This might have been true in terms of government spending, but in terms of economic freedom, it seems that the UK was more free than Italy all the way from 1950 to 1965. Germany was about as free as the UK in this period. I suppose that the German and Italian economic miracles were due more to catching up than to economic freedom — but i did not read the article at the link: i only looked at the tables!

    Even in the United States the fertility rate is now below 2

    I suspect that is due to married couples looking at what it would cost to put a child through college. And of course the government is the main cause of the problem, by offering loans whose main result is tuition fees going up.

  • As I expect this thread is coming to an end, I’ll mention the disadvantage I saw to my proposal. Unlike Tim the Coder (March 13, 2020 at 12:29 pm) or bobby (March 14, 2020 at 1:53 am), I was not directly concerned with the government’s tracing whom I was near in my last visit to the gym, or having the power to do so – I don’t talk much politics while working the machines and even less when swimming anaerobically – and likewise as regards which seat I sat in on my last train journey or whatever.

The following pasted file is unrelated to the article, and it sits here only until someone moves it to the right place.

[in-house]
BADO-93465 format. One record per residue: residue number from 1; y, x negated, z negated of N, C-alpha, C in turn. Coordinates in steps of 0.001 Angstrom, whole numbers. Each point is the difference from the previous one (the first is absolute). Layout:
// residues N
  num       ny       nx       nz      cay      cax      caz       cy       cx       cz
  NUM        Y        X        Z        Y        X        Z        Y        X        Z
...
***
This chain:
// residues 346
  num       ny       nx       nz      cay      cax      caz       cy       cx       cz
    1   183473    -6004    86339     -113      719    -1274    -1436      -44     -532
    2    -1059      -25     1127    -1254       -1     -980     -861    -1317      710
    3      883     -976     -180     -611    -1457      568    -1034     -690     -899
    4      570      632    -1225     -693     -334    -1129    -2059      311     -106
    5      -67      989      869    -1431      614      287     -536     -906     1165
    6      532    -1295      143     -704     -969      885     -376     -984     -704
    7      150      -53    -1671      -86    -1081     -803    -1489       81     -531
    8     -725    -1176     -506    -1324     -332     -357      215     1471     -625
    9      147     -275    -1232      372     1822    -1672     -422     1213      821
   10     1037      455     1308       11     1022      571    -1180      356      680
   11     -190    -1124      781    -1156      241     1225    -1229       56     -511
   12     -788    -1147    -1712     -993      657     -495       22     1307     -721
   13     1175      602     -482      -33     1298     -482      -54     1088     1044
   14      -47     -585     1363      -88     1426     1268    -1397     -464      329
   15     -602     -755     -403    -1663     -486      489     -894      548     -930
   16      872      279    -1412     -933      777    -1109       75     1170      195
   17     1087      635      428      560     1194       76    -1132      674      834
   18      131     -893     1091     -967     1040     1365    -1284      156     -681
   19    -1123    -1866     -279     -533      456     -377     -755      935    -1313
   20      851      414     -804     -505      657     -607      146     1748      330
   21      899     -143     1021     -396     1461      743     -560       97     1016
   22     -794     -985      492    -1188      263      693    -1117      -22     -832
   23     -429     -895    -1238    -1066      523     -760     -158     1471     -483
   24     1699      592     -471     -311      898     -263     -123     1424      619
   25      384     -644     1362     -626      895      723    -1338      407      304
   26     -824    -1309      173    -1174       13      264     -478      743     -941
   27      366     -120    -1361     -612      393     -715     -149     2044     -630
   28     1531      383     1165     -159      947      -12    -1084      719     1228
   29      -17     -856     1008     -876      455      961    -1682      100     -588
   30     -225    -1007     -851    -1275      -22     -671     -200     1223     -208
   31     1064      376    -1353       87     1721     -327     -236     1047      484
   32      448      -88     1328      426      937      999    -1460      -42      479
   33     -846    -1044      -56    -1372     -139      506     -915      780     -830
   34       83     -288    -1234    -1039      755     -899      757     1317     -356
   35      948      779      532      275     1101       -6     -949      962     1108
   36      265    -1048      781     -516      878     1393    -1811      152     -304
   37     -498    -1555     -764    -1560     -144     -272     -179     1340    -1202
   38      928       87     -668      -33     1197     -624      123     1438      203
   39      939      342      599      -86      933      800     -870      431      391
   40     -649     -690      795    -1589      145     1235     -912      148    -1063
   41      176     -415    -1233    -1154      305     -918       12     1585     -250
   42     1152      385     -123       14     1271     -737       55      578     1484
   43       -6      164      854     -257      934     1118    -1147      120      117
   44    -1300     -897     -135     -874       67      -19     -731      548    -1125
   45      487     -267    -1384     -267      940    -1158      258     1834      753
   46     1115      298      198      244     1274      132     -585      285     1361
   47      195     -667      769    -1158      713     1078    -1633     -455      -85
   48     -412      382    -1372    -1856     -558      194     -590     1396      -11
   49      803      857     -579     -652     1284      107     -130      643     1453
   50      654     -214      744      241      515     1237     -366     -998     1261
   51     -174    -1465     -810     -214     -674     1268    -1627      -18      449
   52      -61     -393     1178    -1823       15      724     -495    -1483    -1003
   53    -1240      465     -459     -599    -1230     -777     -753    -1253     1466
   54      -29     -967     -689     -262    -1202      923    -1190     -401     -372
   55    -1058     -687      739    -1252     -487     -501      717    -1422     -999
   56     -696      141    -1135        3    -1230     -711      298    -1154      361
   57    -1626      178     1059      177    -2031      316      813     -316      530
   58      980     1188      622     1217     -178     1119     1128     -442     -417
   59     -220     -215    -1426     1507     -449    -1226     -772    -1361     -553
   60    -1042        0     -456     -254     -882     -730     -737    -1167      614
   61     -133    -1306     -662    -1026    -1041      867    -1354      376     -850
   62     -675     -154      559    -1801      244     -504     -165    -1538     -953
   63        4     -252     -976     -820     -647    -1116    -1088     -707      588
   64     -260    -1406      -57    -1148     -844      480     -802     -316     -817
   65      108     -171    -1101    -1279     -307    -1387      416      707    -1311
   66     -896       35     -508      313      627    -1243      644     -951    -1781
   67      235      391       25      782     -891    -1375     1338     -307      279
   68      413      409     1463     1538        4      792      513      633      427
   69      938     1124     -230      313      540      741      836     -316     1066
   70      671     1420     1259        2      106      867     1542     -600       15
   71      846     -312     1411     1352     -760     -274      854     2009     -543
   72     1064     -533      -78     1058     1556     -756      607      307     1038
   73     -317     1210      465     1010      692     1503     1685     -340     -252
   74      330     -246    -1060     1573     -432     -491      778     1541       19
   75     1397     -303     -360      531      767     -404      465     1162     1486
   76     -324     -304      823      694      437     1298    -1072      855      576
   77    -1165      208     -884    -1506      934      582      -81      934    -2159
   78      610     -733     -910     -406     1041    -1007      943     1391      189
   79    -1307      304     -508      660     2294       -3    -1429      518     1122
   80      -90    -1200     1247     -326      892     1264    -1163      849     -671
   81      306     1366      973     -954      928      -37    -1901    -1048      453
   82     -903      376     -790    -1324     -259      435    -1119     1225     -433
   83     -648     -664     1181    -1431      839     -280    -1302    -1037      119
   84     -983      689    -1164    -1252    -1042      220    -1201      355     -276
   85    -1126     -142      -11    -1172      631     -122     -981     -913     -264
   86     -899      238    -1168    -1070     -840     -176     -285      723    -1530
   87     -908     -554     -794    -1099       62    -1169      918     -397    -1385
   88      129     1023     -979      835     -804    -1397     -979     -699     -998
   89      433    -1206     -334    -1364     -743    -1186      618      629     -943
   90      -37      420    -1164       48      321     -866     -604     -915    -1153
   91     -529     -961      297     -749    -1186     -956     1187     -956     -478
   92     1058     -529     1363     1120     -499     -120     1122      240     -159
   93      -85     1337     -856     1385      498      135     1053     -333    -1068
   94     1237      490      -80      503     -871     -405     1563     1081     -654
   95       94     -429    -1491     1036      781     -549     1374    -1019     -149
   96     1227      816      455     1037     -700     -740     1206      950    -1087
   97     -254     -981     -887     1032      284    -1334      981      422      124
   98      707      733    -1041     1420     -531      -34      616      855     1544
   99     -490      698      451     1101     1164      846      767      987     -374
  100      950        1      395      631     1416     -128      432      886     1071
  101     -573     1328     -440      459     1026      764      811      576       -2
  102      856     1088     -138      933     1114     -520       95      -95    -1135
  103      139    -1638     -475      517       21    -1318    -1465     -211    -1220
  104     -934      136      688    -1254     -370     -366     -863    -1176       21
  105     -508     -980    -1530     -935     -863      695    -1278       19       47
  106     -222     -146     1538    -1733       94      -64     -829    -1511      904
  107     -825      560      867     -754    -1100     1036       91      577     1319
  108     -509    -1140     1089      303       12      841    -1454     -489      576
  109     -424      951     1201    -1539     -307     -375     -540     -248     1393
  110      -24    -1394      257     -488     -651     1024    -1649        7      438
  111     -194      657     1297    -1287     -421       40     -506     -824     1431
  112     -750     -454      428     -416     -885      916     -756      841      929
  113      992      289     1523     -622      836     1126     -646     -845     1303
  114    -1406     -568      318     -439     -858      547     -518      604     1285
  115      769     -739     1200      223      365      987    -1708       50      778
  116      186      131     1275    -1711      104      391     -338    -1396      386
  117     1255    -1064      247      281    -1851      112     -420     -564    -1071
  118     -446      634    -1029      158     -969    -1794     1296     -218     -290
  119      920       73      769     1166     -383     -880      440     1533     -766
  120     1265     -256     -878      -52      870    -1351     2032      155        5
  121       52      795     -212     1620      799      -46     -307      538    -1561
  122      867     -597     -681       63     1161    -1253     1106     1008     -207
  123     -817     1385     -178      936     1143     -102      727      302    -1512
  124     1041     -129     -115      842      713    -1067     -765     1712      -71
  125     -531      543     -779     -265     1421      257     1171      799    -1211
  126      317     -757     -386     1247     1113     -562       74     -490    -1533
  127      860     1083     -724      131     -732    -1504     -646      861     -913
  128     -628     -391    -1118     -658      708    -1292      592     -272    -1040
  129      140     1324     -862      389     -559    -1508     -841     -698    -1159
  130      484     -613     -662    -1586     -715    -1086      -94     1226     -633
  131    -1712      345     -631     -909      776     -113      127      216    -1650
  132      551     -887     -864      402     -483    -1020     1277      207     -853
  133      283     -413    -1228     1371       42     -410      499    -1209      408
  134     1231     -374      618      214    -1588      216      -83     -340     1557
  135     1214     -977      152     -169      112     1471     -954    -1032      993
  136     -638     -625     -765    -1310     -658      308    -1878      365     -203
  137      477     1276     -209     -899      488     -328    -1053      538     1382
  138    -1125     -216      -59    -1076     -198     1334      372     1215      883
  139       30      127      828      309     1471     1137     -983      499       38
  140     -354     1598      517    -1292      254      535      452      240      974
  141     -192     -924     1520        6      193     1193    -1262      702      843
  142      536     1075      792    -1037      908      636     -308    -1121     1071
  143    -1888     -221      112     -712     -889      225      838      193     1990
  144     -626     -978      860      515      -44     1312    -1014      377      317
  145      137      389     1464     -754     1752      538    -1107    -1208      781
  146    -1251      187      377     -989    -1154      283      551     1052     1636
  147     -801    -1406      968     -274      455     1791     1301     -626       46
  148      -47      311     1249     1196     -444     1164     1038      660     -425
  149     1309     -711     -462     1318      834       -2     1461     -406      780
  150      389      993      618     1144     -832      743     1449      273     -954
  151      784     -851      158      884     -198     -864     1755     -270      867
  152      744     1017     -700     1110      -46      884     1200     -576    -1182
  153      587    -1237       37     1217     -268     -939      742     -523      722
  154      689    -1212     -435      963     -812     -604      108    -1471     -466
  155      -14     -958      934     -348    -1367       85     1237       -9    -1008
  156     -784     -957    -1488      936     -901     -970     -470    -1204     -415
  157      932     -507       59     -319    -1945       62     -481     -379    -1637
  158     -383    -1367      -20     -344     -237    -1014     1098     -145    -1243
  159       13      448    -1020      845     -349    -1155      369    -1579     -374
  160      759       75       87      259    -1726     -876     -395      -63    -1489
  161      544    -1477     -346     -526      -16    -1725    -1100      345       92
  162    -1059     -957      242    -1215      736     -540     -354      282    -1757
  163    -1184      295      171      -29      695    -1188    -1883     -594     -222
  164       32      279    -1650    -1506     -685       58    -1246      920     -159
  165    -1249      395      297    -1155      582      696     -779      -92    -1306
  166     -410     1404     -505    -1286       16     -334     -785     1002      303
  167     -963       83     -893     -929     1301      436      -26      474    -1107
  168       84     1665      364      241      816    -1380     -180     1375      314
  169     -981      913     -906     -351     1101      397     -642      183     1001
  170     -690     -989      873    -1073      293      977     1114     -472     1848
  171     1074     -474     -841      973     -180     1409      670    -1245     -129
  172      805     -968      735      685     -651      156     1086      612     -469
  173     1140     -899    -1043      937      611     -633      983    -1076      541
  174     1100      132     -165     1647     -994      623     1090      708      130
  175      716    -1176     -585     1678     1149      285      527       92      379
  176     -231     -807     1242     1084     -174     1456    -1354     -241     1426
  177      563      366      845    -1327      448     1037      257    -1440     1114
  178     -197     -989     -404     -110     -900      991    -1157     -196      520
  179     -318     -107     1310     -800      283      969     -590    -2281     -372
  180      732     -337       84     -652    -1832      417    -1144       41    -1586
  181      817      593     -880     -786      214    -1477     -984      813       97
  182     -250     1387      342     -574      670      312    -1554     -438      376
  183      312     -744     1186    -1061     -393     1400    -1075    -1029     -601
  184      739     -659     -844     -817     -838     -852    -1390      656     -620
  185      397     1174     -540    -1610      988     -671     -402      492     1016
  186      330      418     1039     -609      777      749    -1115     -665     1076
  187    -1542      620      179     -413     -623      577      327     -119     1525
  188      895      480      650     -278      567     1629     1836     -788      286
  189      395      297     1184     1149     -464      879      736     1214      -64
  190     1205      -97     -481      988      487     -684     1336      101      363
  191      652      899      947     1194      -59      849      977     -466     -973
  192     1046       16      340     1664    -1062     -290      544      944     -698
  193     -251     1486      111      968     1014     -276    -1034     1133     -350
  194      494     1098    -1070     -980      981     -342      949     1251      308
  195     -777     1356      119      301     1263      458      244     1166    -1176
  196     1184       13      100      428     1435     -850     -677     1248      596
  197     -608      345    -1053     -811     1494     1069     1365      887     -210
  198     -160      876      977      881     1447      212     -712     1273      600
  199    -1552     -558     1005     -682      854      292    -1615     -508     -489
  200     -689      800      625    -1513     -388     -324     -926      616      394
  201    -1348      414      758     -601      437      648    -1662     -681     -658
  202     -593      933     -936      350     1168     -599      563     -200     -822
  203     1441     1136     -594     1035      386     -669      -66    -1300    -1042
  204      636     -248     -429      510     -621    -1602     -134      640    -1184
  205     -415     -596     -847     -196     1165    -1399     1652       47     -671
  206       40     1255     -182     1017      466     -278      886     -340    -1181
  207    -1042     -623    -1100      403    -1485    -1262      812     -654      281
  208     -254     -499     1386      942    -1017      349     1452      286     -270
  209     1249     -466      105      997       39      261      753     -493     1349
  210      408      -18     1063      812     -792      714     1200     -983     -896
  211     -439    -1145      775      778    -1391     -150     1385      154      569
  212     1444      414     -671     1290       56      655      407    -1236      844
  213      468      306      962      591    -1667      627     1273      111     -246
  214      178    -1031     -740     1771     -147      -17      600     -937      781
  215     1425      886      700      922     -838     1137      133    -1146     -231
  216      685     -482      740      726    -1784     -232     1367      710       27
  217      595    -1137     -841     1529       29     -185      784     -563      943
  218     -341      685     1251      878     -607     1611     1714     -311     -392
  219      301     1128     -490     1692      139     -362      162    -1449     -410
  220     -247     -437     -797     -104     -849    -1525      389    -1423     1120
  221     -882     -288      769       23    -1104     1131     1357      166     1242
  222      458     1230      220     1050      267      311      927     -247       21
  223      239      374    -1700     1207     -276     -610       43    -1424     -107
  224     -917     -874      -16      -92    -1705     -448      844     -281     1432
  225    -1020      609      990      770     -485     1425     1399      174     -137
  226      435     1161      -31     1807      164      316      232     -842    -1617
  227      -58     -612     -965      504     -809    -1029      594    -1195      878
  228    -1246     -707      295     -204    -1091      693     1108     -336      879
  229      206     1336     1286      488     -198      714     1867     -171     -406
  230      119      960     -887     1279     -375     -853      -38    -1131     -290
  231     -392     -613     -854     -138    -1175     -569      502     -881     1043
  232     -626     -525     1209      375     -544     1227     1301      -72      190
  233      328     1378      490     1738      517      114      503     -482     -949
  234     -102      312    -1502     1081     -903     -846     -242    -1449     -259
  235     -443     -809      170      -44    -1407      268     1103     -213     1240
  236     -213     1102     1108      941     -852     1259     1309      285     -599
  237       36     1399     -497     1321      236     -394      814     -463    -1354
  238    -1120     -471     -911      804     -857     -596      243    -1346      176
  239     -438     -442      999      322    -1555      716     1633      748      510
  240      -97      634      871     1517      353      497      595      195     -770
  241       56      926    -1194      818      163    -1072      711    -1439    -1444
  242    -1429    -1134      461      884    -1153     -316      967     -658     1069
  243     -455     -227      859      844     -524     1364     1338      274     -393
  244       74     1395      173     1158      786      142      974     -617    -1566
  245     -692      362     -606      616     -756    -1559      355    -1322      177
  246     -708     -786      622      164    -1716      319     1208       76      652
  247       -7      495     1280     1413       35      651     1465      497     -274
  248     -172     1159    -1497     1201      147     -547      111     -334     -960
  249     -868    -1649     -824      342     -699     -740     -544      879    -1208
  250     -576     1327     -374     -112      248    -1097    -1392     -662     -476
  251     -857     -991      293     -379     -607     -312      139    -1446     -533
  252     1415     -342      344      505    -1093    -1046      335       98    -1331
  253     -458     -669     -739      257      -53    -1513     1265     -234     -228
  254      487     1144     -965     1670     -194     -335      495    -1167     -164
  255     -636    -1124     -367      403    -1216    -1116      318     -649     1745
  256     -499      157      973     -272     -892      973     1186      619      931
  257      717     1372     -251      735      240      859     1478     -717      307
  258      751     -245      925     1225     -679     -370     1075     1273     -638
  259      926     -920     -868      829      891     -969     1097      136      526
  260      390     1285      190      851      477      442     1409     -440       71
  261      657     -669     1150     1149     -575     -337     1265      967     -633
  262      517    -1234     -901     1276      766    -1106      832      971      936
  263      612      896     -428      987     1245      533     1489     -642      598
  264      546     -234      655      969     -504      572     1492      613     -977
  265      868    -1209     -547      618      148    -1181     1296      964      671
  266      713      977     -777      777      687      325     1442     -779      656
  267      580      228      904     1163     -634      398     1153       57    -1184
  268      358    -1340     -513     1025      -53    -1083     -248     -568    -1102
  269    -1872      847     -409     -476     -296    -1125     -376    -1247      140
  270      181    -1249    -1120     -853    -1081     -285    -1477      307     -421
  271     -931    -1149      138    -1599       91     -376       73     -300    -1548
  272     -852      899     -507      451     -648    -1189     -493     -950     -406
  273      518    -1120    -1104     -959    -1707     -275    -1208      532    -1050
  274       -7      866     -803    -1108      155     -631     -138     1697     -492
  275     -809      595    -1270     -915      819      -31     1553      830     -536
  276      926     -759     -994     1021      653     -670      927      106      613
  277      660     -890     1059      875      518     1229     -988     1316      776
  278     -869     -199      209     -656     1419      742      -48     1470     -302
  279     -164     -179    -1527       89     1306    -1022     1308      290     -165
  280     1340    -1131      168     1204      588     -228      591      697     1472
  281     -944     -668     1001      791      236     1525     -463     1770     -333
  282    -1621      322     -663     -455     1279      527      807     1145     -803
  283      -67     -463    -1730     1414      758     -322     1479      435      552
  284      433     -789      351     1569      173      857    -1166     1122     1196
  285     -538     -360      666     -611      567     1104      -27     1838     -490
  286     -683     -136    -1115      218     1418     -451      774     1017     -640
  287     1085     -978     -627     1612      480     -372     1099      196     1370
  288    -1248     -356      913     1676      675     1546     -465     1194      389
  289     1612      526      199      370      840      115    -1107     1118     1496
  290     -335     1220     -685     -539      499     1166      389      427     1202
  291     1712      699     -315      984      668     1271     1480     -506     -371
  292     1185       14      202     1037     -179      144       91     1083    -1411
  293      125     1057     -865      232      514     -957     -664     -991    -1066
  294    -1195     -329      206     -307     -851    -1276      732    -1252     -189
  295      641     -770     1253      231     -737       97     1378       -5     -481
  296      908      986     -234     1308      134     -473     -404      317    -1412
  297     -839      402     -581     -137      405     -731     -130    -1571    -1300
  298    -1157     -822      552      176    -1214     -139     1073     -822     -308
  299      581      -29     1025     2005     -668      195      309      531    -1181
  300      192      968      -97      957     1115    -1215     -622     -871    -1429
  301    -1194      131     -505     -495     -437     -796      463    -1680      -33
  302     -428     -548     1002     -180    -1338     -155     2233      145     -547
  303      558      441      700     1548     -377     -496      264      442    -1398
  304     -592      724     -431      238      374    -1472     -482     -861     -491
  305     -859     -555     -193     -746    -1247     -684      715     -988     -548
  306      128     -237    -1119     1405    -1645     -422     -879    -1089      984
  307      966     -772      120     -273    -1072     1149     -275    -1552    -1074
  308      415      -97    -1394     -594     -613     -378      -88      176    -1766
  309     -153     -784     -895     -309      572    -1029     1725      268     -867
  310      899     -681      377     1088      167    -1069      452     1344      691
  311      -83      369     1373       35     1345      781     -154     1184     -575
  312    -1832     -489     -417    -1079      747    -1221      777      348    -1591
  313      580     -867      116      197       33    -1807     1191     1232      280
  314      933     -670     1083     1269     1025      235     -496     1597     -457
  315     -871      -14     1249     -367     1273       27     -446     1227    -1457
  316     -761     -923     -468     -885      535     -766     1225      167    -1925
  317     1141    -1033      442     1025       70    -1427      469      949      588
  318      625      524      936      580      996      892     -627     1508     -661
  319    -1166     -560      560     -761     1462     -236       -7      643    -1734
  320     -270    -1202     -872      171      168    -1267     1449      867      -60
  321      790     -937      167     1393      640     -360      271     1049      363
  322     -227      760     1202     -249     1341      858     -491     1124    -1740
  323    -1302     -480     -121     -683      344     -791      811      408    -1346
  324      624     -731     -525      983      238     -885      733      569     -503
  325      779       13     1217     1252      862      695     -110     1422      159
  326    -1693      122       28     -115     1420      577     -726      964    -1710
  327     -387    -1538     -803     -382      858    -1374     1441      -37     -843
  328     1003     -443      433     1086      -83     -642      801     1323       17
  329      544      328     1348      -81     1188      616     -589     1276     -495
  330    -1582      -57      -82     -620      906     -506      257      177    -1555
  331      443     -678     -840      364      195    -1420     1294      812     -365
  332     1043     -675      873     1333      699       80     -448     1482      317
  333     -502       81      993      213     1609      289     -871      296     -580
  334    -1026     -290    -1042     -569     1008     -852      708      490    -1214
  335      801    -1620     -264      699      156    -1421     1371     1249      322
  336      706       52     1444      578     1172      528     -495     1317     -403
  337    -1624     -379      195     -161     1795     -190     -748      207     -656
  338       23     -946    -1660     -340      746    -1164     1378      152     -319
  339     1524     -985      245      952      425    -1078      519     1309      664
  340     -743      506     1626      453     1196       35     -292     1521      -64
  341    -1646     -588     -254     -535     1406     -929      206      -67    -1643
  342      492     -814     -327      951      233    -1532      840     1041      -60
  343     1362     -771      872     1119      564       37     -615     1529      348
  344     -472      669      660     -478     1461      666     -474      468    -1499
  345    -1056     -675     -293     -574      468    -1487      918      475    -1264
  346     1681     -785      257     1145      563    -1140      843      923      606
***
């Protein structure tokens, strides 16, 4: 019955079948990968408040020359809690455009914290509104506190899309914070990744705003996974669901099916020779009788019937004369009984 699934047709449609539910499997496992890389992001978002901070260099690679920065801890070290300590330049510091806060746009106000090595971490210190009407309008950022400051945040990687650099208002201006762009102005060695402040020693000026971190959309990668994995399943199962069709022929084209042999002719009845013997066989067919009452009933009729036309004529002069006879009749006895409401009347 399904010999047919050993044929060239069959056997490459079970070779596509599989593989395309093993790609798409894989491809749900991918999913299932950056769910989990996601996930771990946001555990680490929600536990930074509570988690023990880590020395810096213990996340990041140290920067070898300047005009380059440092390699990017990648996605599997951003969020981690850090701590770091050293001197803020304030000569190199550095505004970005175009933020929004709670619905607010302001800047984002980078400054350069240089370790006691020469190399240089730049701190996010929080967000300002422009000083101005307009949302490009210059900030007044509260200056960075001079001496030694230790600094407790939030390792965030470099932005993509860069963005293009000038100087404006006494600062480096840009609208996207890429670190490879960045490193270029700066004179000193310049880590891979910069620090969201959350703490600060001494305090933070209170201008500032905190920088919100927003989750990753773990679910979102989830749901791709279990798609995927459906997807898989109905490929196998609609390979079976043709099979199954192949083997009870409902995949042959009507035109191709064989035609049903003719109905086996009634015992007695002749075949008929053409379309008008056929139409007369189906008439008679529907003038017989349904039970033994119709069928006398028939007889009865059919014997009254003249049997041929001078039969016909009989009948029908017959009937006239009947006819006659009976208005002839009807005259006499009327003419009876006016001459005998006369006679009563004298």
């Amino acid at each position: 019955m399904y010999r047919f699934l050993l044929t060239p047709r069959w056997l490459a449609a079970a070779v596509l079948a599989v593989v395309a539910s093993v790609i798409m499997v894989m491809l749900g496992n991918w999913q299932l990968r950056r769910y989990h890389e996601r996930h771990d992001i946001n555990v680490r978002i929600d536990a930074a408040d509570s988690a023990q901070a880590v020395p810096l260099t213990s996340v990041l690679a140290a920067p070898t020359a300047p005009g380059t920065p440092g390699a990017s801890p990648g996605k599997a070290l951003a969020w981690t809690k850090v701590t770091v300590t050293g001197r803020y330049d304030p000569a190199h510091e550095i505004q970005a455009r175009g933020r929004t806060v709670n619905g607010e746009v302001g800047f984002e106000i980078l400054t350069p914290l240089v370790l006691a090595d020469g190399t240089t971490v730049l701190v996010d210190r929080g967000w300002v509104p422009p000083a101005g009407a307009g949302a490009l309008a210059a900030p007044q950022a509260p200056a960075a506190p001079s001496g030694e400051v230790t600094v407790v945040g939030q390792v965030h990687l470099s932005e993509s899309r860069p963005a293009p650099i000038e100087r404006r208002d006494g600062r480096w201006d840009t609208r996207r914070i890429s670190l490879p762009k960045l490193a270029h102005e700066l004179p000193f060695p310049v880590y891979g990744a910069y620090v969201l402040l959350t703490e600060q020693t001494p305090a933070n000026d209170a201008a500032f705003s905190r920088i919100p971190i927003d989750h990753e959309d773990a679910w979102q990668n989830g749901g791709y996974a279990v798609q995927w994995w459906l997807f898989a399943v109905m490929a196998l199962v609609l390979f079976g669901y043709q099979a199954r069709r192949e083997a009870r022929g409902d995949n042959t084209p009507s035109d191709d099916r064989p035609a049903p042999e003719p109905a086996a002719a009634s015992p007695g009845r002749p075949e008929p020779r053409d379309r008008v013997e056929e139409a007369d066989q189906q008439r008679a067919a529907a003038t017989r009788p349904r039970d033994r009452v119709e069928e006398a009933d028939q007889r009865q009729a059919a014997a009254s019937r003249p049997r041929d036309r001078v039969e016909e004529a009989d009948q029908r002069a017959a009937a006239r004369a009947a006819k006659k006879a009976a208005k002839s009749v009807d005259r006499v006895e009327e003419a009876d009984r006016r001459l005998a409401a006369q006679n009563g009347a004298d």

However, while this particular exercise and resultant database struck me as not that useful to big brother’s tracking of our politics, it occurred to me that training civil servants to become skilled in tracking contacts might equip them with skills that could later be retargeted. But maybe I worry too much – maybe they would soon lose such skills again, or barely acquire them in the first place. Maybe the people themselves would do all the work and the civil servants merely enter data gathered by the public.

    Of course, it is all too likely that civil servants – especially the more objectionable of them – will continue to warm chairs. There are other resources to draw on. Hotels that lack guests may become temporary care facilities and their staff may be glad to tide themselves over by being paid to assist a sparse set of medically-trained people. We’ll soon enough be seeing whether the load is better spread here than in Italy.